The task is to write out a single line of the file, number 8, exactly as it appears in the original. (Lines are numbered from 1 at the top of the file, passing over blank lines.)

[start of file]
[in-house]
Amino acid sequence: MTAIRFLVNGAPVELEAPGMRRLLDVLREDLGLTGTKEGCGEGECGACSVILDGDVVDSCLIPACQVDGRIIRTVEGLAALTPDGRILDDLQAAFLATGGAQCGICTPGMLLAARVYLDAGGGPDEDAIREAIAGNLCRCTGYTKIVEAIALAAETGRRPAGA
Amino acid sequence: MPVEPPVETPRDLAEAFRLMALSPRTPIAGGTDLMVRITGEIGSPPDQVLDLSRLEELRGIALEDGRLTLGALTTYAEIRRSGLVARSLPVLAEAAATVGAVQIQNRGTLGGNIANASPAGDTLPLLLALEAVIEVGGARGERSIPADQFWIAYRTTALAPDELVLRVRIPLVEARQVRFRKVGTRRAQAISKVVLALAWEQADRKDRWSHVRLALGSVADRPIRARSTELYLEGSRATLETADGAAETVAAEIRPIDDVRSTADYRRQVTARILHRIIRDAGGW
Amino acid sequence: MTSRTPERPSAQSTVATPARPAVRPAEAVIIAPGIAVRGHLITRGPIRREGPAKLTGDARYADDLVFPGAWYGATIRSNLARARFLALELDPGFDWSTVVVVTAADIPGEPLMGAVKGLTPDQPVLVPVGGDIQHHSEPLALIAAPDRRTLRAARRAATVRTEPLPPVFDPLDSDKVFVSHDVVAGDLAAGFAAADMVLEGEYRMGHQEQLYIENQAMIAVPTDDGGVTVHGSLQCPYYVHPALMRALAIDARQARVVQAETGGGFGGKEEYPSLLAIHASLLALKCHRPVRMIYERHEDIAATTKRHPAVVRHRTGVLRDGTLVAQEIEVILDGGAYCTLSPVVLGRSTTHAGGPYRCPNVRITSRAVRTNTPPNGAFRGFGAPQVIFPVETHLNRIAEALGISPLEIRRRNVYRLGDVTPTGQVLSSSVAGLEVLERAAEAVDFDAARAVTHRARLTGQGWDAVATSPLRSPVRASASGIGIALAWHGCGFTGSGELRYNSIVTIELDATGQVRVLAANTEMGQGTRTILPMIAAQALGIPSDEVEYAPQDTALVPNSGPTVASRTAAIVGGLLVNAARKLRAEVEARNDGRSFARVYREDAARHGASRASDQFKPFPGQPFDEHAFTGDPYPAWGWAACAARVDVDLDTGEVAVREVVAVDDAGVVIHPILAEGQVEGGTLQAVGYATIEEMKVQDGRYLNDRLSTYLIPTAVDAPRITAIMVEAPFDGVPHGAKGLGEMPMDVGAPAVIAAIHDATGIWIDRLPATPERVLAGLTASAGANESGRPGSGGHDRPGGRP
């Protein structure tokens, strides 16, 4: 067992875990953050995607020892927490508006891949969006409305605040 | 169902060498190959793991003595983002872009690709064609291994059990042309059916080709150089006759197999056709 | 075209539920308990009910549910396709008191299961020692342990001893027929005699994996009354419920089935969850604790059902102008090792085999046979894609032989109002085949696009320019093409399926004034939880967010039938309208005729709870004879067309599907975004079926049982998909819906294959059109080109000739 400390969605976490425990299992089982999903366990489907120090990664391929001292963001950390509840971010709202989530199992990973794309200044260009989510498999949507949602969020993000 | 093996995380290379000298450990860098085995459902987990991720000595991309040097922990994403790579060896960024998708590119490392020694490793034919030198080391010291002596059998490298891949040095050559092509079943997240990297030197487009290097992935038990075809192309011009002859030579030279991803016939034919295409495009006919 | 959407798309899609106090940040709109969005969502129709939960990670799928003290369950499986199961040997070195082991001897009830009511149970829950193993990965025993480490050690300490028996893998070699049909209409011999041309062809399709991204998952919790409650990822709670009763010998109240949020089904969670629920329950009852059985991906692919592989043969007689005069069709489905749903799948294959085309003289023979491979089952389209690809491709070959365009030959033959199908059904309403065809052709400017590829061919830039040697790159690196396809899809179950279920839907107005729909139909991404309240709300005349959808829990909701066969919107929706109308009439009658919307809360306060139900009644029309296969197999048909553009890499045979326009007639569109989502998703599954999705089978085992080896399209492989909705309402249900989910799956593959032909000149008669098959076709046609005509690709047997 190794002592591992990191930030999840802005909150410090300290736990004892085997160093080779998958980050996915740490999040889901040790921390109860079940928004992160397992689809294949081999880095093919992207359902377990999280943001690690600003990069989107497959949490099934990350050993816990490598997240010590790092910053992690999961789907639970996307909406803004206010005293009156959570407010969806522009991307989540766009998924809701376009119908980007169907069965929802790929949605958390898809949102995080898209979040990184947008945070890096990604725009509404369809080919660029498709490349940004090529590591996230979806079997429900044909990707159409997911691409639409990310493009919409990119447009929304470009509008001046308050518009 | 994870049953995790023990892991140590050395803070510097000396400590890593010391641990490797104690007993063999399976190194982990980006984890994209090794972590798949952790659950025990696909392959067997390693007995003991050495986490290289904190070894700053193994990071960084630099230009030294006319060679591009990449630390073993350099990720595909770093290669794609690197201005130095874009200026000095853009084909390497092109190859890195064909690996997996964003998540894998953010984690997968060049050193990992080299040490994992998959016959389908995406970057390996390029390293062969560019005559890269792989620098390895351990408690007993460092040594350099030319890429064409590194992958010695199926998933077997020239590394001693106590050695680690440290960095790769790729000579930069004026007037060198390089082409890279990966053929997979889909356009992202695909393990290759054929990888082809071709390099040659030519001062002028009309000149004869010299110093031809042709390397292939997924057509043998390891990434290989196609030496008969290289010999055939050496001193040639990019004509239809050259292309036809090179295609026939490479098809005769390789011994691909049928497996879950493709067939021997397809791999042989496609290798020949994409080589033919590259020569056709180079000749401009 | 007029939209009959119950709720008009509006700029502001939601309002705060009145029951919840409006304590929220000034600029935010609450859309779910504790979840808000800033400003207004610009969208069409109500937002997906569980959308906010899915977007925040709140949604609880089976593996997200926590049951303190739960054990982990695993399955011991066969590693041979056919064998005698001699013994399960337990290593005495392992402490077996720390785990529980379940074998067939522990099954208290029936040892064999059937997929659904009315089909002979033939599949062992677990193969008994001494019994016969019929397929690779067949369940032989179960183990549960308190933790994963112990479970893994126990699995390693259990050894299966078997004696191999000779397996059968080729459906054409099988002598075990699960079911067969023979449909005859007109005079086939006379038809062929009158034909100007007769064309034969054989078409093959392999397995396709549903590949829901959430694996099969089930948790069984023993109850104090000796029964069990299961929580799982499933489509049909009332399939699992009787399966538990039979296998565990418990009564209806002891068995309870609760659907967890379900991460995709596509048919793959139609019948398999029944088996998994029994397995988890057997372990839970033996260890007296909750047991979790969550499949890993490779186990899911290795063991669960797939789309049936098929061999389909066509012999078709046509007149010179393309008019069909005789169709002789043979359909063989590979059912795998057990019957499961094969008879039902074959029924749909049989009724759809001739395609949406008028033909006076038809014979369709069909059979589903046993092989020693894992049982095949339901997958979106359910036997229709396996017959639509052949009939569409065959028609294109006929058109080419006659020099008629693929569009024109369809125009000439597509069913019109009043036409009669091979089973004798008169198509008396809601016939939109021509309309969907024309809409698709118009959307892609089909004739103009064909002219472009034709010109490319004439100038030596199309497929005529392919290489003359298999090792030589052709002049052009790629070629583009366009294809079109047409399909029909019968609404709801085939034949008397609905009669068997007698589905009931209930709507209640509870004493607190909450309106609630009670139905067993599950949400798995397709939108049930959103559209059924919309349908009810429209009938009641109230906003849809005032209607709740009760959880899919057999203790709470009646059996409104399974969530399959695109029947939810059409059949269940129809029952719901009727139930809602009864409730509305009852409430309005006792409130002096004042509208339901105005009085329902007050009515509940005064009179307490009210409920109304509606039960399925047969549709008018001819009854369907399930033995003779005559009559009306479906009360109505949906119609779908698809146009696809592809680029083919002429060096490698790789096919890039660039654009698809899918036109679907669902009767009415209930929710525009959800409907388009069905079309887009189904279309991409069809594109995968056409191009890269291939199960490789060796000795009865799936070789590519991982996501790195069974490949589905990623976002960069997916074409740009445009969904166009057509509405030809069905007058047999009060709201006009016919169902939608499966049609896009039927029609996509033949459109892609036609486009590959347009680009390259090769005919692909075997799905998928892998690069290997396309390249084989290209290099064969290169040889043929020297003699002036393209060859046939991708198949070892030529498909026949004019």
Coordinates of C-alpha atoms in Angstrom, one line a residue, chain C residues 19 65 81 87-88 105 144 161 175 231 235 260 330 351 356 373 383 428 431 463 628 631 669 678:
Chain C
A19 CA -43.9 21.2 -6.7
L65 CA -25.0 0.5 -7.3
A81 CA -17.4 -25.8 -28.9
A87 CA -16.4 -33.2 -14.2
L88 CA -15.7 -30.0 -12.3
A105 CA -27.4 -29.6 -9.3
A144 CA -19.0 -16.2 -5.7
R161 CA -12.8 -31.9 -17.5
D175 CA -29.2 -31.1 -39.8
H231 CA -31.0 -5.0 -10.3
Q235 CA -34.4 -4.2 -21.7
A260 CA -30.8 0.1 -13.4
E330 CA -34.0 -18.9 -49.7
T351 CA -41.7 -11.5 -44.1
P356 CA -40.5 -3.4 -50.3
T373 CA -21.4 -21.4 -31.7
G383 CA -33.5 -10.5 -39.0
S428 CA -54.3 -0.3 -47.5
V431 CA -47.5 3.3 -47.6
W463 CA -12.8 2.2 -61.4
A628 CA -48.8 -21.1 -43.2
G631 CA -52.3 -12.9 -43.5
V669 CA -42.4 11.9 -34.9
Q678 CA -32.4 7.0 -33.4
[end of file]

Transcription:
A19 CA -43.9 21.2 -6.7